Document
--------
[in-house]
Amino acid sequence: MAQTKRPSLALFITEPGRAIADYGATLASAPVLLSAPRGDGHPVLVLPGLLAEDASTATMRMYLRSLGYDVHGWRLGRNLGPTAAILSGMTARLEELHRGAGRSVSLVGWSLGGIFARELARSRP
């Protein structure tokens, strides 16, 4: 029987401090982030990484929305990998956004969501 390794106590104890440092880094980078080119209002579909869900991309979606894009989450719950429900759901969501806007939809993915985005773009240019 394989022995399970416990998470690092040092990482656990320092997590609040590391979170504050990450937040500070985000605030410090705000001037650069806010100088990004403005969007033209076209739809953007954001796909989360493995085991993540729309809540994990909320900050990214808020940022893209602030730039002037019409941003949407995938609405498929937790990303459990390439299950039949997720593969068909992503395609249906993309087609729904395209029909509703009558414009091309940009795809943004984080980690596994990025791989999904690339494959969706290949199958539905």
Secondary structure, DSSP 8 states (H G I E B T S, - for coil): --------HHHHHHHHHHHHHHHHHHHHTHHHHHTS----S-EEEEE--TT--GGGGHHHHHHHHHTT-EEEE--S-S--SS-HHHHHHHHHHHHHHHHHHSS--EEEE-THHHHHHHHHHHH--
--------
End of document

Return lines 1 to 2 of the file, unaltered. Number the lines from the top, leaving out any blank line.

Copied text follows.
[in-house]
Amino acid sequence: MAQTKRPSLALFITEPGRAIADYGATLASAPVLLSAPRGDGHPVLVLPGLLAEDASTATMRMYLRSLGYDVHGWRLGRNLGPTAAILSGMTARLEELHRGAGRSVSLVGWSLGGIFARELARSRP